Turkey Government Pushing Islam
The government of Recep Tayyip Erdogan is pushing secular Turkish cities toward Islam while at the same time moderating the more radical Islamic areas, Sabrina Tavernise reports for the New York Times.
The shift goes to the heart of the question that has gripped this country for the past two months: As the party settles more deeply into the bureaucracy, will it leave its Islamic roots in the past and build a future that includes secular Turks, or will it impose its religion more rigorously?
The answer is as complex as Turkey itself. In more religious Turkish cities, the party has had a moderating influence, persuading deeply conservative residents to support the European Union. But here in Denizli, a city located closer to Greece than to Iran, which never voted for pro-Islamic parties before Mr. Erdogan’s, the party’s new recruits seem to be laying the groundwork for a more pious society.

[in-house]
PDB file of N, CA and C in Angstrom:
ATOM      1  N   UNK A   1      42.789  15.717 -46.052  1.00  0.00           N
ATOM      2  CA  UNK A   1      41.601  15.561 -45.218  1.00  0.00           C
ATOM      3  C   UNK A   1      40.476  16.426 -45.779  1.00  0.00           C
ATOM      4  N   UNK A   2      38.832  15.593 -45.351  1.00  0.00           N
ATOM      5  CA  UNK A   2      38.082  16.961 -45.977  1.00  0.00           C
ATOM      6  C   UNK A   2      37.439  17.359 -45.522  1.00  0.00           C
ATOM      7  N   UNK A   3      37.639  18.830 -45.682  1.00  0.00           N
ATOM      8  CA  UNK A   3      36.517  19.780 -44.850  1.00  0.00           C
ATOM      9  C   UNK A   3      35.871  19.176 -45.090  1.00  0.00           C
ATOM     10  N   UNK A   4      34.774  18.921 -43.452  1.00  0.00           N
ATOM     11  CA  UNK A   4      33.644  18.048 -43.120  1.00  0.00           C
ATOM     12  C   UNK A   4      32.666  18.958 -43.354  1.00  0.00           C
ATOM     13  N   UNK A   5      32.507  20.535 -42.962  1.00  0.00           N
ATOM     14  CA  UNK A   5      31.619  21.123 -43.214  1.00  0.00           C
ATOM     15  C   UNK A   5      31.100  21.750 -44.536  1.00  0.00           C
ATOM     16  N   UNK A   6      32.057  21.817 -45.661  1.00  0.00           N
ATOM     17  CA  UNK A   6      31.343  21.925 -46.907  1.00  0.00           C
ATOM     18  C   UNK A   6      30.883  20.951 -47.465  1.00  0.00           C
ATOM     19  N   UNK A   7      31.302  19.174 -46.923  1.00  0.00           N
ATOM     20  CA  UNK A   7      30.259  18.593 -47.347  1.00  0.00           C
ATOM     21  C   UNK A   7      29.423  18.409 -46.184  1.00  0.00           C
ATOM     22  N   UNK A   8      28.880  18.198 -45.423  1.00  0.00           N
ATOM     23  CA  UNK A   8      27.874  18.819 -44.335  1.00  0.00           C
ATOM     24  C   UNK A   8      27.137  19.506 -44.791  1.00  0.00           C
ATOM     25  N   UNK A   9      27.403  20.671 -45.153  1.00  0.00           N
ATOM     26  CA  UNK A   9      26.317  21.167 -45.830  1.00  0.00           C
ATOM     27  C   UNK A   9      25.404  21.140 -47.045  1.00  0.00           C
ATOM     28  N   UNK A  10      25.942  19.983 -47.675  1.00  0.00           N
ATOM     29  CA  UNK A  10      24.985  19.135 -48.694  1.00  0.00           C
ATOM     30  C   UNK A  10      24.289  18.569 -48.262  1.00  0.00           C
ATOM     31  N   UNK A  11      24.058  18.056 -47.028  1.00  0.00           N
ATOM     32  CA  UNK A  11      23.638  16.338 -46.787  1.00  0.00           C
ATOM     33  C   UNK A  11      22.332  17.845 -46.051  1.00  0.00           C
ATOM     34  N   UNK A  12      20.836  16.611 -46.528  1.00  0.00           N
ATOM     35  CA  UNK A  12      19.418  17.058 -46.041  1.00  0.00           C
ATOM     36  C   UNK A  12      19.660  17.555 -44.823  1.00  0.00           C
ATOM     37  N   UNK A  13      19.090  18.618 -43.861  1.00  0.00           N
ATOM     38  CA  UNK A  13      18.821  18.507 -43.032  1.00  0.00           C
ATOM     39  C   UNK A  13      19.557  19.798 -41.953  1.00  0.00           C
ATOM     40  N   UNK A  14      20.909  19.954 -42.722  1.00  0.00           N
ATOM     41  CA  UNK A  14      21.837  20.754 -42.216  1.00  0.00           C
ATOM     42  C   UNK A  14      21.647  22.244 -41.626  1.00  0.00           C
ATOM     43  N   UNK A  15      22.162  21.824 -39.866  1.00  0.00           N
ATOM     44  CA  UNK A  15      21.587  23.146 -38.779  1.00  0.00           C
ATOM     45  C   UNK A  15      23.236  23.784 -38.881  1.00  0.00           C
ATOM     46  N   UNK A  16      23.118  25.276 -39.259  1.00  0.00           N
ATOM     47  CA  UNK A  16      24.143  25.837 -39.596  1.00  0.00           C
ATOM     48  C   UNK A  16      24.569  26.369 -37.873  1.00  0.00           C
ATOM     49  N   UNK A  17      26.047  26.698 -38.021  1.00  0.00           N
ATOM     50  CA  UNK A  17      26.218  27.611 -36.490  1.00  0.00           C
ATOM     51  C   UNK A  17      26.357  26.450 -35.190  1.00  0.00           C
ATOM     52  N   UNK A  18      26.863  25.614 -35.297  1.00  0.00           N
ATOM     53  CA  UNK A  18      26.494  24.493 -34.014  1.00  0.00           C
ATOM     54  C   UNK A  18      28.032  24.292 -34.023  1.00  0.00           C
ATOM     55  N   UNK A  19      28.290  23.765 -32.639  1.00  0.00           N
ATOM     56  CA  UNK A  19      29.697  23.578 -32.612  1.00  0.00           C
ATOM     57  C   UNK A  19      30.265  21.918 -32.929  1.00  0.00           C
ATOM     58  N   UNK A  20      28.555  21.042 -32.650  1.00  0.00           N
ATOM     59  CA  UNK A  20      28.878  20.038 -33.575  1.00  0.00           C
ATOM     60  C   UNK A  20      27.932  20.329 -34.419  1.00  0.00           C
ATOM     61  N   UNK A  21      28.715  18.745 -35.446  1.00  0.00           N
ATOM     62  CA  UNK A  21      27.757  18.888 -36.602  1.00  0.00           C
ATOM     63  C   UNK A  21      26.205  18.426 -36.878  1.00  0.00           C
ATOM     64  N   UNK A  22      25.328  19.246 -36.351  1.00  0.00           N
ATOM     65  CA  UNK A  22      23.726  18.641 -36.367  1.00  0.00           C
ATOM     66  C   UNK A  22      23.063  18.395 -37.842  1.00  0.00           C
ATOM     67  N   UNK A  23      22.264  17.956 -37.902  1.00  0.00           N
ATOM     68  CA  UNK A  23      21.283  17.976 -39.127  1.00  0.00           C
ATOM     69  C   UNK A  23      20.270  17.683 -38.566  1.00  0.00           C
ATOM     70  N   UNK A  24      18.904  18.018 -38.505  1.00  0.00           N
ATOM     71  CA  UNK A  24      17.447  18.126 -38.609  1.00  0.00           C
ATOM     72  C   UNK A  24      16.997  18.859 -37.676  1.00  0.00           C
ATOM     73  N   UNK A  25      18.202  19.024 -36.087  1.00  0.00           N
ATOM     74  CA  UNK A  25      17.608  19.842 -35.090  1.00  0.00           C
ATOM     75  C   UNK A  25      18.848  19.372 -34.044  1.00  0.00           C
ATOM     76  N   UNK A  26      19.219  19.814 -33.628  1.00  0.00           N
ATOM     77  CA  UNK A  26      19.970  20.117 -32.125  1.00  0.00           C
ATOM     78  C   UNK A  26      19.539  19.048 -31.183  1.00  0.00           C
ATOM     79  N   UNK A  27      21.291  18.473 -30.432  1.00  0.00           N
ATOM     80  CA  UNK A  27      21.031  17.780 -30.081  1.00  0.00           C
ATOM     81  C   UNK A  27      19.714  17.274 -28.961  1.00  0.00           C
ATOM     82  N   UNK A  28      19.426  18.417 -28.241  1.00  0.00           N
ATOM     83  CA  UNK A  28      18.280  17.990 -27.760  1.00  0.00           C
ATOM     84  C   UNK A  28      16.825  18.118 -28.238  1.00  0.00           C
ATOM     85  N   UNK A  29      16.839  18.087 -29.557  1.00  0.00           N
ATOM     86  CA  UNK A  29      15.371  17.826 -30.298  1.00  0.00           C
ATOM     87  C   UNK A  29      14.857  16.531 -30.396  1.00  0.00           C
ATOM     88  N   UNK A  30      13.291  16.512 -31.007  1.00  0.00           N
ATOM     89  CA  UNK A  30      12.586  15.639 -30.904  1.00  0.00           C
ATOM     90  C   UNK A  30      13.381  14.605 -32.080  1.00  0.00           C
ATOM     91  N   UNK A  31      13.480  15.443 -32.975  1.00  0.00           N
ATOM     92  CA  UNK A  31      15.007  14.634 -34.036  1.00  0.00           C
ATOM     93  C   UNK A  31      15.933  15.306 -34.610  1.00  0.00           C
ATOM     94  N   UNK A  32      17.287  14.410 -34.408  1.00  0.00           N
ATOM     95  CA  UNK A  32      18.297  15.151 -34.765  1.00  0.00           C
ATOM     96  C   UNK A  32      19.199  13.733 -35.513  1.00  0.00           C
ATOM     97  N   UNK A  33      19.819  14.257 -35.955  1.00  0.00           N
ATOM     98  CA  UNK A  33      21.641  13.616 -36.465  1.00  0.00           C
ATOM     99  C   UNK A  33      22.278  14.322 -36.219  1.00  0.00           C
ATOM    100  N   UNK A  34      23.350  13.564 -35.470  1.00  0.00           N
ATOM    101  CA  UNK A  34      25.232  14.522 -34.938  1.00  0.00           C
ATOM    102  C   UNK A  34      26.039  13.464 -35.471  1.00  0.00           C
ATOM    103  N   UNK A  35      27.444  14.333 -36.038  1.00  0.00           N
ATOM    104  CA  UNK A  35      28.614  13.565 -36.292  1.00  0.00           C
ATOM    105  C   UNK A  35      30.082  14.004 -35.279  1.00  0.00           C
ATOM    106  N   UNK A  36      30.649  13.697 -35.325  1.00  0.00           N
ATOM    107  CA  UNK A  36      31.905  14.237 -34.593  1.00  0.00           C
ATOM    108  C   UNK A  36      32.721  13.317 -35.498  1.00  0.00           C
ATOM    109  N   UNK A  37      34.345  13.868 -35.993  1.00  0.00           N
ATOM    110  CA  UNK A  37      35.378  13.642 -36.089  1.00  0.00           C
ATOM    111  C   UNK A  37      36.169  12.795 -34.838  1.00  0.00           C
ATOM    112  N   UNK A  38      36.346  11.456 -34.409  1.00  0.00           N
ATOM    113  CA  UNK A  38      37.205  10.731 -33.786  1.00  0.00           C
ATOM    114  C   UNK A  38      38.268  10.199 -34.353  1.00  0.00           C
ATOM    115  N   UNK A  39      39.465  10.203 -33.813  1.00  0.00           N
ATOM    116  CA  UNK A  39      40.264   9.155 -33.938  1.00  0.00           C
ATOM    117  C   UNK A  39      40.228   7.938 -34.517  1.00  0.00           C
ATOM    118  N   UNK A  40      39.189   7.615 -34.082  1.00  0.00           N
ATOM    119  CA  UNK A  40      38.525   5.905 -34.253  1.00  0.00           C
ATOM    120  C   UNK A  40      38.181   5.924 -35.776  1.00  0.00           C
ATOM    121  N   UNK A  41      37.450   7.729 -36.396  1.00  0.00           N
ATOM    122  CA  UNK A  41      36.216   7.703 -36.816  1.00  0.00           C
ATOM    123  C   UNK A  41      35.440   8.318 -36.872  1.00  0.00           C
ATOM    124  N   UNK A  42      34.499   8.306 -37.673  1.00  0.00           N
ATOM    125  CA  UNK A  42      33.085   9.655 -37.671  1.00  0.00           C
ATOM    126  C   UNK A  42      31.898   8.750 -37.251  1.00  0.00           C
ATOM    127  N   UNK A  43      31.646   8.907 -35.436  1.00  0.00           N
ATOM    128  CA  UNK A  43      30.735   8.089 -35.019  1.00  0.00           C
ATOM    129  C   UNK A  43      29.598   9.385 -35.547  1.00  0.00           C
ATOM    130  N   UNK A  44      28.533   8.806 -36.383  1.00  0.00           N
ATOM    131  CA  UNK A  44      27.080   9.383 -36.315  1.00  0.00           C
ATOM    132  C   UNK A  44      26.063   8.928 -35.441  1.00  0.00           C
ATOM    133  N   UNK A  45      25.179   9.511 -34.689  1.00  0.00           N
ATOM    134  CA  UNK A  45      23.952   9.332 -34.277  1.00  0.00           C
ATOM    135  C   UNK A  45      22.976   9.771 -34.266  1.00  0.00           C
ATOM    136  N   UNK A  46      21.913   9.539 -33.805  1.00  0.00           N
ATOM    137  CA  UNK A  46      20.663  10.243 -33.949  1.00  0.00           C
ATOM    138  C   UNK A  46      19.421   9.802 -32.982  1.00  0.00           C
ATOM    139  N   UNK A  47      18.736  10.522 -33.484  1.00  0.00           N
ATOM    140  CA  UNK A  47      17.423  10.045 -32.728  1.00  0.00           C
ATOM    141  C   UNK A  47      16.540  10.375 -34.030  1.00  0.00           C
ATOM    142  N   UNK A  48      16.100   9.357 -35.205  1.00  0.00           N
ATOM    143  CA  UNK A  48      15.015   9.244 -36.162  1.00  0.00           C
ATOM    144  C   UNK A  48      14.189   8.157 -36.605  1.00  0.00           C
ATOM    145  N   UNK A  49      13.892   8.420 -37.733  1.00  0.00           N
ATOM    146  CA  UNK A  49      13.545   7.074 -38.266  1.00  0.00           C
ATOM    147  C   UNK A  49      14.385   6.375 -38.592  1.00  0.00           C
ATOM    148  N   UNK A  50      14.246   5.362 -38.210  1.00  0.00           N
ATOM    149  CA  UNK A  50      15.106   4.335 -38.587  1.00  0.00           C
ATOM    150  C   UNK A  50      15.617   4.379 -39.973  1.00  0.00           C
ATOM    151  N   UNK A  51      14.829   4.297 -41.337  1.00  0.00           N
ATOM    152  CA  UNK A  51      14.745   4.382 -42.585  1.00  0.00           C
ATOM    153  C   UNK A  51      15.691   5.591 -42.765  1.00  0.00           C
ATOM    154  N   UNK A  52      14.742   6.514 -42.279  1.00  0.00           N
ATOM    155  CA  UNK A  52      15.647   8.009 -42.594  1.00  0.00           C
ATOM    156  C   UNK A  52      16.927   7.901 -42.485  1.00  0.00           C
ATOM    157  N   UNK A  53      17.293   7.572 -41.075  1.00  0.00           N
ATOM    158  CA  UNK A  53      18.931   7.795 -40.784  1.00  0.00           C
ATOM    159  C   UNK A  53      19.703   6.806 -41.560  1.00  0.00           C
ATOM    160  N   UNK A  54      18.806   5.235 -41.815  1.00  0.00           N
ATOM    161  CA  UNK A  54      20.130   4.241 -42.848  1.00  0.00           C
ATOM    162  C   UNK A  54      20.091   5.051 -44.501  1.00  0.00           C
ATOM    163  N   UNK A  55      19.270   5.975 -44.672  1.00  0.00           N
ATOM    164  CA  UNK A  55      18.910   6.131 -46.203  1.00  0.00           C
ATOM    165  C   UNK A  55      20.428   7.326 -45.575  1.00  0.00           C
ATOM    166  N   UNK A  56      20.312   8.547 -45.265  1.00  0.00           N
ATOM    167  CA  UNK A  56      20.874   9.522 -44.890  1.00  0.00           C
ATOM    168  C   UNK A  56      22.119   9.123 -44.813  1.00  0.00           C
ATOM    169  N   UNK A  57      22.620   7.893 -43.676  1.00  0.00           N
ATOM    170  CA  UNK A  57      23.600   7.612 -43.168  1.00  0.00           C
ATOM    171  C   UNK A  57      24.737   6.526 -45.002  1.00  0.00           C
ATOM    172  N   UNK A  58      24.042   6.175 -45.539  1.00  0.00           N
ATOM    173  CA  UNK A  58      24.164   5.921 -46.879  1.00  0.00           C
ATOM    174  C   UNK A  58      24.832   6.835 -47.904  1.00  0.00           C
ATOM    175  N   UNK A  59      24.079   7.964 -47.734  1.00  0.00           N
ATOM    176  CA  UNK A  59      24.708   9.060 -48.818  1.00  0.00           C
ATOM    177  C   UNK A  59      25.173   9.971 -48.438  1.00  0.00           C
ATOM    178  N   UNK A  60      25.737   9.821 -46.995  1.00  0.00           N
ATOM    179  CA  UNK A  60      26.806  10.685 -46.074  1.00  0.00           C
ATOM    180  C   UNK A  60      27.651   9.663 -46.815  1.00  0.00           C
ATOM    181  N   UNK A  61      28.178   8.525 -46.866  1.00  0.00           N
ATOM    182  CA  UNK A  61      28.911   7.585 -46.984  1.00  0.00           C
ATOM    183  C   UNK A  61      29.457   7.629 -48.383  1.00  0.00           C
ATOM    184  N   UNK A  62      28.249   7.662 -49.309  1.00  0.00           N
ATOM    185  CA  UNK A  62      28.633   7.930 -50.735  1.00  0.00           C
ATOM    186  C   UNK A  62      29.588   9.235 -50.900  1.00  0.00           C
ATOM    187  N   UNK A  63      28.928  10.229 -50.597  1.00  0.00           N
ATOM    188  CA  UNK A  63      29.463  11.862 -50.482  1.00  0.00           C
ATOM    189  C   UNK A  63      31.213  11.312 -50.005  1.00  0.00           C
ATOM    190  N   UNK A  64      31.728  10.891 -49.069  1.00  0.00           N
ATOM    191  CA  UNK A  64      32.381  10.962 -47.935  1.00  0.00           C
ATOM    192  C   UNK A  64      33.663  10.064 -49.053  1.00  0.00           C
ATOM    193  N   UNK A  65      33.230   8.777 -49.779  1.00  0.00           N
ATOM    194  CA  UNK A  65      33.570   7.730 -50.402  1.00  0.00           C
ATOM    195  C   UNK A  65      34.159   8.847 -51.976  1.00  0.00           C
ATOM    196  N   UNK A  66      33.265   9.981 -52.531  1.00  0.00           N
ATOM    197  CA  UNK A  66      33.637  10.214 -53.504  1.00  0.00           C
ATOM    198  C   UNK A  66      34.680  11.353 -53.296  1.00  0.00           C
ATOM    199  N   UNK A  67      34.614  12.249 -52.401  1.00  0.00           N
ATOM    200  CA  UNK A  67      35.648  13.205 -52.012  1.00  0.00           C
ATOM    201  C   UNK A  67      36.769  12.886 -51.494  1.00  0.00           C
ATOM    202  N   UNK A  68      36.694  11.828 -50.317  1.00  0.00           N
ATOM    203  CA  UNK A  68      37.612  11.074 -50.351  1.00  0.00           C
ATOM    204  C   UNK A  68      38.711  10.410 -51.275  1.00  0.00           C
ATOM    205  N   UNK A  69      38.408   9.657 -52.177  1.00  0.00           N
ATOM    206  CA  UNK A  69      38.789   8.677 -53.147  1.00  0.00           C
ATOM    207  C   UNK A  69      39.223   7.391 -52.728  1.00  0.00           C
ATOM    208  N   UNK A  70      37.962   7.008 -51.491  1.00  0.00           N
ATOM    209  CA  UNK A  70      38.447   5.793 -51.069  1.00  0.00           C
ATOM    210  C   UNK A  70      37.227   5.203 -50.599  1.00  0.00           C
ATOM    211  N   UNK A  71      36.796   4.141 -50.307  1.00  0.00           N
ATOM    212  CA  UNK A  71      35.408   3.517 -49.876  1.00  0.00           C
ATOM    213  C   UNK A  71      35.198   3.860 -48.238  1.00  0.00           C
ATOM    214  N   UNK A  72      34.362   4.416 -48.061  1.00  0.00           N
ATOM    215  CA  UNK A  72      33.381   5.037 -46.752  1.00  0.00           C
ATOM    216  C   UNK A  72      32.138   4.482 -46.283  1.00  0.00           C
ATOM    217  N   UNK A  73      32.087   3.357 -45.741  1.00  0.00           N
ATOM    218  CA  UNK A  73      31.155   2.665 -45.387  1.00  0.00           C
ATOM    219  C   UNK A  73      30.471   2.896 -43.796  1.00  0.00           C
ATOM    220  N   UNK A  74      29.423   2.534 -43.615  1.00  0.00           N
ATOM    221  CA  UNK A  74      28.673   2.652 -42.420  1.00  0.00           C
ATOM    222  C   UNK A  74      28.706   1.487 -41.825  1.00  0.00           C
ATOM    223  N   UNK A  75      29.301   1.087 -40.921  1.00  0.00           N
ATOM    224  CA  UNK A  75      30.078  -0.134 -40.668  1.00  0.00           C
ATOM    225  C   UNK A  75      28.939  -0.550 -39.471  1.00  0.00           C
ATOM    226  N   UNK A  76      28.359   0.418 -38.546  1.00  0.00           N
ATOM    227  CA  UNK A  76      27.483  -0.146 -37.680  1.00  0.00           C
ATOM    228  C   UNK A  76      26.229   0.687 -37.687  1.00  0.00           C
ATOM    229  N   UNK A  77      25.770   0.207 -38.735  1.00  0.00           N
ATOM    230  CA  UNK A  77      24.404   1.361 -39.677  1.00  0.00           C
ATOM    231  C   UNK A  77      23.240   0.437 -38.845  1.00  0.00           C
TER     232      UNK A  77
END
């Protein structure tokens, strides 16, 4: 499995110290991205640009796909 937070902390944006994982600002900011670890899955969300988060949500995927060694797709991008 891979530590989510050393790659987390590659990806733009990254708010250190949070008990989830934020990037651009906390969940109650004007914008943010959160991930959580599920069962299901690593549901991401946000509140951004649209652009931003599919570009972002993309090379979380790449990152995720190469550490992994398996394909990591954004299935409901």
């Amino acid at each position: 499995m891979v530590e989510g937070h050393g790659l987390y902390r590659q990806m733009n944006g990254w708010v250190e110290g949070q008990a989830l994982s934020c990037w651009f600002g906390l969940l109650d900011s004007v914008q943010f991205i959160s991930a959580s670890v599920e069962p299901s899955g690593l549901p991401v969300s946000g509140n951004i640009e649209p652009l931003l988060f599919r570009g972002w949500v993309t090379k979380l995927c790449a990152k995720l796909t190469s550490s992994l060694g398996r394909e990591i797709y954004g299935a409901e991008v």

At the heart of the issue is a debate about the fundamental nature of Islam and its role in building an equitable society. Turks like Mr. Zeybekci contend that their country has come a long way since Mustafa Kemal Ataturk’s secular revolution in 1923, and that it no longer needs to enforce controls like preventing women from wearing head scarves in public buildings. “It’s like locking everybody in a stadium, when you know that only three are thieves,” Mr. Zeybekci said, in his office, which has pictures of Mr. Erdogan and Ataturk.
But secular Turks contend that Islam will always seek more space in people’s lives, and therefore should be reined in. They look to the military as secularism’s final defender.
They’re both likely right. Laws that restrict the practice of religion are, by definition, antithetical to a free society. At the same time, it’s far from clear that secularism and Islam can coexist without substantial checks on fundamentalism.